Tuesday, January 17, 2017

The Fake News Frenzy

Posted By on Tue, Jan 17, 2017 at 10:50 AM

  • BigStock

The most recent presidential campaign has reignited many Americans' Facebook rants about "journalism these days," and how it's all turned into a biased, money-centered propaganda machine. No one could log into Facebook during the run up to the election without reading one or more lofty diatribes on why the candidate they support will be the next Messiah and how "the media" has a merciless vendetta against him or her.

Yes, news organizations all across the country missed an important mark while covering the race between Hillary Clinton and Donald Trump by writing that Trump's victory was a "shock." I'd bet good money that many hard-core Trump supporters didn't share that same sentiment, so why was it spreading like wildfire in election night coverage?

Regardless, a generalized hatred for media coverage is unjustified. After all, journalists are the ones who maintain your Fourth Estate and are ultimately the glue that keep your democracy intact. I recently saw a tweet by Sarah Jeong, a contributing editor to the online publication Motherboard, that said, "Audiences say 'journalism' when they liked it and 'media' when they don't," which in my experience so far could not be more accurate. Journalists are undoubtedly a public pain in the derriere, but we're also an undoubtedly necessary one.
As a budding journalist myself, I have seen these rants by my own peers and have taken them personally at times—even if it was aimed at a national outlet. While my youthful idealism is still somewhat intact (but diminishes a little more with every passing semester), I am not naive enough to deny that poorly-written and completely false reporting is still out there. It's out there more often than it should be.

The most recent outrage over the unvetted Russian dossier is a particularly painful controversy for those of us trying to save the reputation of reliable reporting. However, the overwhelming majority of news and journalism in the world is still fair and truthful, and it's a shame that the hysteria over fake news gets more spotlight time than the incredible, breakthrough work that reporters kill themselves for and sacrifice personal time and sleep for every single day.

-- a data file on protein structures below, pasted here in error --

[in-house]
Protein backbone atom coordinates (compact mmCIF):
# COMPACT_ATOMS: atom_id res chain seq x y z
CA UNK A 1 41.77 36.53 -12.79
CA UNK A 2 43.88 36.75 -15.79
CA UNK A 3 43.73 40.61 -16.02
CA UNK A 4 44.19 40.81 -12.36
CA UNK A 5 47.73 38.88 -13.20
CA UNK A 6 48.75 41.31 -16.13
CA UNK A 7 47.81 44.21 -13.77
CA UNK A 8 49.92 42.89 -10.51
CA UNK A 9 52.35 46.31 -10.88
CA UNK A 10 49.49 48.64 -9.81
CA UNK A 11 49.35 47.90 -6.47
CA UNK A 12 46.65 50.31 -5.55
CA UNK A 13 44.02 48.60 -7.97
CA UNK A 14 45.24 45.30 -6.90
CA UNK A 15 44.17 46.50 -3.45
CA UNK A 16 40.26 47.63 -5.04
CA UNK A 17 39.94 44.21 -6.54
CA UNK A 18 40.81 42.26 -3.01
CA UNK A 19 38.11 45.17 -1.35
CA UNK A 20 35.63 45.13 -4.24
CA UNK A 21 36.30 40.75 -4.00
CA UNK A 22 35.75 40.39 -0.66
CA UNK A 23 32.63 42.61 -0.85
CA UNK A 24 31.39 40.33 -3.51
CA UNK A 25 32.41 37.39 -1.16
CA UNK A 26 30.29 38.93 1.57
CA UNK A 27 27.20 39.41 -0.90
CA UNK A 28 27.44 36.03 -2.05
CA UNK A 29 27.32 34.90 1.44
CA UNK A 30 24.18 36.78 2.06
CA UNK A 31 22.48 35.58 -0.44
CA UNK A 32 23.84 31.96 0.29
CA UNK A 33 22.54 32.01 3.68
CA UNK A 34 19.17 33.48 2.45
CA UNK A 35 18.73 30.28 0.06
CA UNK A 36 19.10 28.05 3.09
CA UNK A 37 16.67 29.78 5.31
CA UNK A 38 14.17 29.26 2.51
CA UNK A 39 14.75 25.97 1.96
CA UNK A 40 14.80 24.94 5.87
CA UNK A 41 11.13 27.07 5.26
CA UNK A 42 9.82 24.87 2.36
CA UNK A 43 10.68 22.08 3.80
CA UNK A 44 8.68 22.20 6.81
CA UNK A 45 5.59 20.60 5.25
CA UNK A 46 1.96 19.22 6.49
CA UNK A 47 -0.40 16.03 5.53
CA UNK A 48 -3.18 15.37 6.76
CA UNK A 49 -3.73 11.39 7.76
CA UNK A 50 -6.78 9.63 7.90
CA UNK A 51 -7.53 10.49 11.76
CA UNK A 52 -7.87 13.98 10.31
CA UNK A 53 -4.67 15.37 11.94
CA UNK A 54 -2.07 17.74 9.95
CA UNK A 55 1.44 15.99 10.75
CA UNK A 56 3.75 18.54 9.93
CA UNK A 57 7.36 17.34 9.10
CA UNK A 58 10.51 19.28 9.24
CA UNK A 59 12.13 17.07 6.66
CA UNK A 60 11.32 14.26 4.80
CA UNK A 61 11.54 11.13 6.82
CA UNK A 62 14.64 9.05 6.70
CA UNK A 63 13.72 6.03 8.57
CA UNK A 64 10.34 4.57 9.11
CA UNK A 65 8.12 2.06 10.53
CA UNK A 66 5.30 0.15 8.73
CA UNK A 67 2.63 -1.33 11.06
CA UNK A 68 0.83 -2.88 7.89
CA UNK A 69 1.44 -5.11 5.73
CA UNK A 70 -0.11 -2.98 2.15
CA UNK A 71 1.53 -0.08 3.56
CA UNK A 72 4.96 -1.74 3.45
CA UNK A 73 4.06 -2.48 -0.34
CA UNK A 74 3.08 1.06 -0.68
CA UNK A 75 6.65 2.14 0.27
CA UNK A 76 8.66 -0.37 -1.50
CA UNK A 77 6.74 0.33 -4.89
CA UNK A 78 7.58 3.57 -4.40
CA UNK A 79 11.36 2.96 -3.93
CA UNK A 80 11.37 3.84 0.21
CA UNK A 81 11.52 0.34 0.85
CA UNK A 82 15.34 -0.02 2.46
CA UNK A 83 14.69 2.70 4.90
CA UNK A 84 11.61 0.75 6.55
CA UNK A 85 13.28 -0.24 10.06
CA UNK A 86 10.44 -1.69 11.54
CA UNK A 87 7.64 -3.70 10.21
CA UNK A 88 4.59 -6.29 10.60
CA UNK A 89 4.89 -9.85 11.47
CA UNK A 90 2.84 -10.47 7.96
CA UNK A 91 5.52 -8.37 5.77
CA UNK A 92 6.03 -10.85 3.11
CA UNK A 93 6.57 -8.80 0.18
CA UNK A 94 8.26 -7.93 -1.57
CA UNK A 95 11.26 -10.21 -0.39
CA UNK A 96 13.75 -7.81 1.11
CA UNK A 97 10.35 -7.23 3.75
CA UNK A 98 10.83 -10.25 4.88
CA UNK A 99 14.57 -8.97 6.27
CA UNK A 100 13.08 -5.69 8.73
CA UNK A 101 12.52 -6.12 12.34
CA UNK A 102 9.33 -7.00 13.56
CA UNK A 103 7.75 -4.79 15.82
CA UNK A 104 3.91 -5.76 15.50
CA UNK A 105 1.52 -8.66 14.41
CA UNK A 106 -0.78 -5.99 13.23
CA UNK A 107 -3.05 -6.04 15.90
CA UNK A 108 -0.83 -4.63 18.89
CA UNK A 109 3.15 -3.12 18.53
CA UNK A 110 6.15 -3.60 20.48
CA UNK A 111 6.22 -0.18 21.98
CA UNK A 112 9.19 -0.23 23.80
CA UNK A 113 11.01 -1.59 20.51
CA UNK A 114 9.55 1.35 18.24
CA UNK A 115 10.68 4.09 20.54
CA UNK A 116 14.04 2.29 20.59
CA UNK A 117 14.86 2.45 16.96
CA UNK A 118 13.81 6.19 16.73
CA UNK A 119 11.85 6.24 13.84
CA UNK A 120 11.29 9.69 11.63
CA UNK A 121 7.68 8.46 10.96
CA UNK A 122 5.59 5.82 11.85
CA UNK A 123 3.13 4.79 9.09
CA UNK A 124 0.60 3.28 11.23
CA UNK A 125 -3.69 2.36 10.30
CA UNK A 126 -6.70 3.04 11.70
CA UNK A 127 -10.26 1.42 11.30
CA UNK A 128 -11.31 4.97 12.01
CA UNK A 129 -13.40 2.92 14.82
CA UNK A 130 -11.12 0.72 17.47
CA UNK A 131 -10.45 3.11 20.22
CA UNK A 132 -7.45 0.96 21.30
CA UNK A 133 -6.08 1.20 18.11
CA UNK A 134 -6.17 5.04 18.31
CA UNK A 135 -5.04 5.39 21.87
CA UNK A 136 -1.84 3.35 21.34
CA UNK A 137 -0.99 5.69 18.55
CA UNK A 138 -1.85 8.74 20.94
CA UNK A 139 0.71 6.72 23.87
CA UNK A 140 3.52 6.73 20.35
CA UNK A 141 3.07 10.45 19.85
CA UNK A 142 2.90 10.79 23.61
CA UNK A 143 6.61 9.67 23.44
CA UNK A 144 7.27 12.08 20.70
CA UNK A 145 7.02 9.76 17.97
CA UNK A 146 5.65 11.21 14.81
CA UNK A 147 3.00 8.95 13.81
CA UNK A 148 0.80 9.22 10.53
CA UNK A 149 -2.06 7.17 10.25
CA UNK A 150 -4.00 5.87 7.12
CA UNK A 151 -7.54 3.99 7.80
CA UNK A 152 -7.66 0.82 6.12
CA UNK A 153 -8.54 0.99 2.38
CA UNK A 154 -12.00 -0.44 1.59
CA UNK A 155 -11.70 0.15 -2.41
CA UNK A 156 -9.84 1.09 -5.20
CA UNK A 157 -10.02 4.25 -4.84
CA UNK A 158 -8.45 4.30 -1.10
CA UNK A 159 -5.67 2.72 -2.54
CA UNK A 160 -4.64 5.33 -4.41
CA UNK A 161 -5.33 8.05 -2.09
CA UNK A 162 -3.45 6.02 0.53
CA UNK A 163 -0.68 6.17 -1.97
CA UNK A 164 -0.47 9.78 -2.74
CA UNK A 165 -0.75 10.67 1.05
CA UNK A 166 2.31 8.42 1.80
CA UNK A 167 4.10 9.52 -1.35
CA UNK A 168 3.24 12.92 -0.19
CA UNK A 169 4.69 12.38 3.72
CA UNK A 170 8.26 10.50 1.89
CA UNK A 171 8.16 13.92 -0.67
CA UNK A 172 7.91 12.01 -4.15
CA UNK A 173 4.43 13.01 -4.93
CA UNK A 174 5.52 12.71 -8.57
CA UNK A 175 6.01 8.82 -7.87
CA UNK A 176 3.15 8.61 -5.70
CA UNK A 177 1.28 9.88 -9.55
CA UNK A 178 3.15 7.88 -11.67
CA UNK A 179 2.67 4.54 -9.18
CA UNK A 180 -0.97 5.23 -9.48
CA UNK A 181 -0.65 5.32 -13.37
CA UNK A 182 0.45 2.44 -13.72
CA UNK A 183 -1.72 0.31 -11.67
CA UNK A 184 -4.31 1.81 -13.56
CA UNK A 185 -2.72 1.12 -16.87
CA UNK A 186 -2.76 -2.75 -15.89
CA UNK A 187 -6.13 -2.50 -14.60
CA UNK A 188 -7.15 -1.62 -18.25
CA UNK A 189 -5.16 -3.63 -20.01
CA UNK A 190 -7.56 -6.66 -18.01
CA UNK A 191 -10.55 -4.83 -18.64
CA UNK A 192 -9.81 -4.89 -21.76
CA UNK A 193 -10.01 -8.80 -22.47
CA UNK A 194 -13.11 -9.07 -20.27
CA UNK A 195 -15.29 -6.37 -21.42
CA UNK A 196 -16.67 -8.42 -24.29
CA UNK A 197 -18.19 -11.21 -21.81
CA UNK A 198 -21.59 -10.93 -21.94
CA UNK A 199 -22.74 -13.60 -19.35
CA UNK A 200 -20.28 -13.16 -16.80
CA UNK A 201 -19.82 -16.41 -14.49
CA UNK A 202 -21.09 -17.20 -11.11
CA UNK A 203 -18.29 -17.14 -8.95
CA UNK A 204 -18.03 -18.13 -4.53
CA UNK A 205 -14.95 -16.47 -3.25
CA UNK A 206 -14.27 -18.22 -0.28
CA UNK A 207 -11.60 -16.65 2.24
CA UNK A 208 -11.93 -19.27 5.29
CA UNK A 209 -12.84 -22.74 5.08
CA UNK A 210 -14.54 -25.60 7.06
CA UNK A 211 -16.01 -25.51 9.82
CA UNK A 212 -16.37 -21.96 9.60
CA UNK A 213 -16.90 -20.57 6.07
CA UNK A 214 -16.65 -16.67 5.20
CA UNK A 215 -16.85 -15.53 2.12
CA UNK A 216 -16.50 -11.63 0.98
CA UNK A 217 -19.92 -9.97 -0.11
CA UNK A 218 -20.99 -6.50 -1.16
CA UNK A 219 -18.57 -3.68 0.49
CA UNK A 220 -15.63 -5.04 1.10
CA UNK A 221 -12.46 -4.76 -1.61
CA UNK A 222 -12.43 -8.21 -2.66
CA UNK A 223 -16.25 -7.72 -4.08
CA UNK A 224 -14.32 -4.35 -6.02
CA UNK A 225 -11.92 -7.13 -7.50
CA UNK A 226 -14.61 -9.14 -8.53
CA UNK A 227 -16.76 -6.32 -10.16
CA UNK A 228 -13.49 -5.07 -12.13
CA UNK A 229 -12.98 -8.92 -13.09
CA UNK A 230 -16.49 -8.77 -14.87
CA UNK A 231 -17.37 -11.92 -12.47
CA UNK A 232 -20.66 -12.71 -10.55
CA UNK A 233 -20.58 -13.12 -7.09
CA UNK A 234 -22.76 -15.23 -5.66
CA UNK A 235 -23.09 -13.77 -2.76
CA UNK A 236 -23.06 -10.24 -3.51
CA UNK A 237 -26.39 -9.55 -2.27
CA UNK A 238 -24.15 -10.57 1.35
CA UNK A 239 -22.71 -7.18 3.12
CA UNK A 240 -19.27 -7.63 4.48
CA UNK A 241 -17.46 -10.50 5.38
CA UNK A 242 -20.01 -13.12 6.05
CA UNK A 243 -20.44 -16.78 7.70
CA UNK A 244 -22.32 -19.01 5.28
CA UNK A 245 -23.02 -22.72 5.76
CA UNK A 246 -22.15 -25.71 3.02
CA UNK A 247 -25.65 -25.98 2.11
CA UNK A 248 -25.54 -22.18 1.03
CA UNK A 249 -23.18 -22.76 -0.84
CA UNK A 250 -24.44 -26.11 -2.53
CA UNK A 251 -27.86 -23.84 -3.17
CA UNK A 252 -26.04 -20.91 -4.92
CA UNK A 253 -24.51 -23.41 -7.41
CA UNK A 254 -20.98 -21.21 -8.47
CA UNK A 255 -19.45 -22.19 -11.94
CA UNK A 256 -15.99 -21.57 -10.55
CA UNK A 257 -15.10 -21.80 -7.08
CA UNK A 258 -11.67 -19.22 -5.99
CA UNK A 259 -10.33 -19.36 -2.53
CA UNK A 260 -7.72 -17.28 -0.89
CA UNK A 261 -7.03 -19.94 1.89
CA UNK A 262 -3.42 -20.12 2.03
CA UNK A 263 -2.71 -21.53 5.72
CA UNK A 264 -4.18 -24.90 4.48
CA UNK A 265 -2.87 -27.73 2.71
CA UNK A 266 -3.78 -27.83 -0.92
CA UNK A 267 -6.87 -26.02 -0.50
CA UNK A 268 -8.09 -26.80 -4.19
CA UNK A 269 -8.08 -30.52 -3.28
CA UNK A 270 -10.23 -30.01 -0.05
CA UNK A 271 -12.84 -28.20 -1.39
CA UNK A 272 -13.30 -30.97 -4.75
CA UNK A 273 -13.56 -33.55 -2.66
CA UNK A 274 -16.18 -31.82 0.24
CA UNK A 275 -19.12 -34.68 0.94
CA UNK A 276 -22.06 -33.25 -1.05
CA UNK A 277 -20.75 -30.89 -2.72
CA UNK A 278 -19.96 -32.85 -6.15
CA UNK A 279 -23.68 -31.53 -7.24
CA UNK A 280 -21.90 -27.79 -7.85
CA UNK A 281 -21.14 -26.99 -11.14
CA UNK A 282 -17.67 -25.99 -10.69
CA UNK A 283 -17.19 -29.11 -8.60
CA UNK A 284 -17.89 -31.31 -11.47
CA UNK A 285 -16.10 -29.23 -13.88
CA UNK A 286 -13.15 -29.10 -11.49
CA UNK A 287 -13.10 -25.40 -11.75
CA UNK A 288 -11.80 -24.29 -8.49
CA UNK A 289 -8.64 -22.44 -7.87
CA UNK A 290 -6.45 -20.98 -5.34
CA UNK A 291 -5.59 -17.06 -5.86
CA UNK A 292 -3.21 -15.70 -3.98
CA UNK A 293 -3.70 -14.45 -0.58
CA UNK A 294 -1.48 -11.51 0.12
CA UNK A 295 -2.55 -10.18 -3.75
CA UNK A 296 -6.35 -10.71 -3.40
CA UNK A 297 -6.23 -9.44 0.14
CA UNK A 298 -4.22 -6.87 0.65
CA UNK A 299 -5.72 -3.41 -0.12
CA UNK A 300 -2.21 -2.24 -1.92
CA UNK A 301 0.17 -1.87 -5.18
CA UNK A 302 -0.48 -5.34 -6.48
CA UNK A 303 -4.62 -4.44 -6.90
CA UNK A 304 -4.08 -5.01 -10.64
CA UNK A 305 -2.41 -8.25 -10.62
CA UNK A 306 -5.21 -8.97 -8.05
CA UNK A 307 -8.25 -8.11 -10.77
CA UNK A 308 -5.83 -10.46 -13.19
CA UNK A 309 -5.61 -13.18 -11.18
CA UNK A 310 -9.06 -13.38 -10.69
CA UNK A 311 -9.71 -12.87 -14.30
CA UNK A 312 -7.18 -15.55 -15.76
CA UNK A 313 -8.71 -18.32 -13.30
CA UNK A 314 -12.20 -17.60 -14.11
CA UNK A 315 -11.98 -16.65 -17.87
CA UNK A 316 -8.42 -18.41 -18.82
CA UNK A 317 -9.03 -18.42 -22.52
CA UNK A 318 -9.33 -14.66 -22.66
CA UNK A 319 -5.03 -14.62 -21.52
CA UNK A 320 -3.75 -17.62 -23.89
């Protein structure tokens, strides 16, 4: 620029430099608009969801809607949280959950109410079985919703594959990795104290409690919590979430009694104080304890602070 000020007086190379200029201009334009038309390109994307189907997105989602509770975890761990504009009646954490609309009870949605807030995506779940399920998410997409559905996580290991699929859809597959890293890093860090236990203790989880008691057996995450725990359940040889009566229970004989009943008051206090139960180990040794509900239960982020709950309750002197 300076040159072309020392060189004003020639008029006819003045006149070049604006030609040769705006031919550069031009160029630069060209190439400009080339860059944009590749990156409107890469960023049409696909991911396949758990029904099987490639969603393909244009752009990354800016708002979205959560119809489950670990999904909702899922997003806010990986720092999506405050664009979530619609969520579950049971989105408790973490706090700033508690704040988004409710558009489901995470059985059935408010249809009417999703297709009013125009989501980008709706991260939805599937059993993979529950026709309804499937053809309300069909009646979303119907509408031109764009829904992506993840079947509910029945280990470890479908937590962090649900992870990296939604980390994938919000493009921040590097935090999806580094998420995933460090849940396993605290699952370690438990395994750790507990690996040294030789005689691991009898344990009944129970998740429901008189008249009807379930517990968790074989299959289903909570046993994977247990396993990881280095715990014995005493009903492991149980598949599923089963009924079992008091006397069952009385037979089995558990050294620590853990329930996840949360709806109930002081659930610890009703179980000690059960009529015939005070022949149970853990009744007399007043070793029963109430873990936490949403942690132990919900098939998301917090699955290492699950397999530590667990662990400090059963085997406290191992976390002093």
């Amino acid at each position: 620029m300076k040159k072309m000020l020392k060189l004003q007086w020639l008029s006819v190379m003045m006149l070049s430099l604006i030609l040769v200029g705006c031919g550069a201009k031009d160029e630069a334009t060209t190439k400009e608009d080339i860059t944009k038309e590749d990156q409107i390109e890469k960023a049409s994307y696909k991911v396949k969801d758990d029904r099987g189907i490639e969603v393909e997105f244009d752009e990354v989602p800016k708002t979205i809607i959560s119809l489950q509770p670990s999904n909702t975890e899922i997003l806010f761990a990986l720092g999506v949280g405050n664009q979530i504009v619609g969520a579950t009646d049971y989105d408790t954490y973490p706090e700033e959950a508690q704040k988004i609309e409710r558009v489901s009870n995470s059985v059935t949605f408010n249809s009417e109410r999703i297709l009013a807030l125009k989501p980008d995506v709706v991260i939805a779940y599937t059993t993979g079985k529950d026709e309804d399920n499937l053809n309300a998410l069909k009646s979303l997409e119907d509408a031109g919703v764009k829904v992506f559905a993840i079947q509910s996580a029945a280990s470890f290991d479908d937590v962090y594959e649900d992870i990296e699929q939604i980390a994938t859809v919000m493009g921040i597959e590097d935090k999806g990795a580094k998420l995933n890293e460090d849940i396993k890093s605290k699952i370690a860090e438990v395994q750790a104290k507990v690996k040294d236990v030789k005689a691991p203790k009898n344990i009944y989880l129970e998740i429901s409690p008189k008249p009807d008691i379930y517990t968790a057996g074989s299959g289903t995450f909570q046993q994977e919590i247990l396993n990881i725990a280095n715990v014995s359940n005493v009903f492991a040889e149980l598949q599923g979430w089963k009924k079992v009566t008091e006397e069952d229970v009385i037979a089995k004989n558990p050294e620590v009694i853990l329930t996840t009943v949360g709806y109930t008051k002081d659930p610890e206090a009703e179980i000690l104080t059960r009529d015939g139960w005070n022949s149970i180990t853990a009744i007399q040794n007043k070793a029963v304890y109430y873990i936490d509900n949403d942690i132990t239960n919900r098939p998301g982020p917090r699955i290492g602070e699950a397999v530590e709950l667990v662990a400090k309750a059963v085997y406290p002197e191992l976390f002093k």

For all the readers out there, I humbly ask you to hear my takeaway plea: keep an open mind about journalism and the news industry. Sure, it has flaws, but every other industry does too. How can the world expect improvements in our field if you don't even give us up-and-comers a chance to prove you wrong?

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Cinema Clips: Paterson

Posted By on Tue, Jan 17, 2017 at 9:04 AM

Adam Driver plays the title character in writer-director Jim Jarmusch’s latest, a bus driver with a penchant for poetry.

His name is Paterson, he lives in Paterson, New Jersey, and he sets his folded clothes out every night so he’s good to go in the morning. His wife, Laura (Golshifteh Farahani) aspires to be a country music singer, eagerly awaiting a new guitar the couple can barely afford (Also, it must be noted that she can’t play guitar).

The film offers no substantial plot; it’s simply a snapshot of a normal, pleasant life being led by two people who aspire to create art in their spare time. Jarmusch always does well with these sort of observational stories, and this is no exception.

Driver is terrific here, capping a great year that included Midnight Special and a great performance in the muddled Silence. It’s a funny, sweet performance without him really trying to be funny or sweet. The big events in this movie consist of Paterson taking his bulldog for a walk or meeting a fellow young poet who makes him feel insubstantial.

If you love Jarmusch, you will love this movie.

Monday, January 16, 2017

Song of the Day: 'St. James Infirmary' by Allen Toussaint

Posted By on Mon, Jan 16, 2017 at 5:09 PM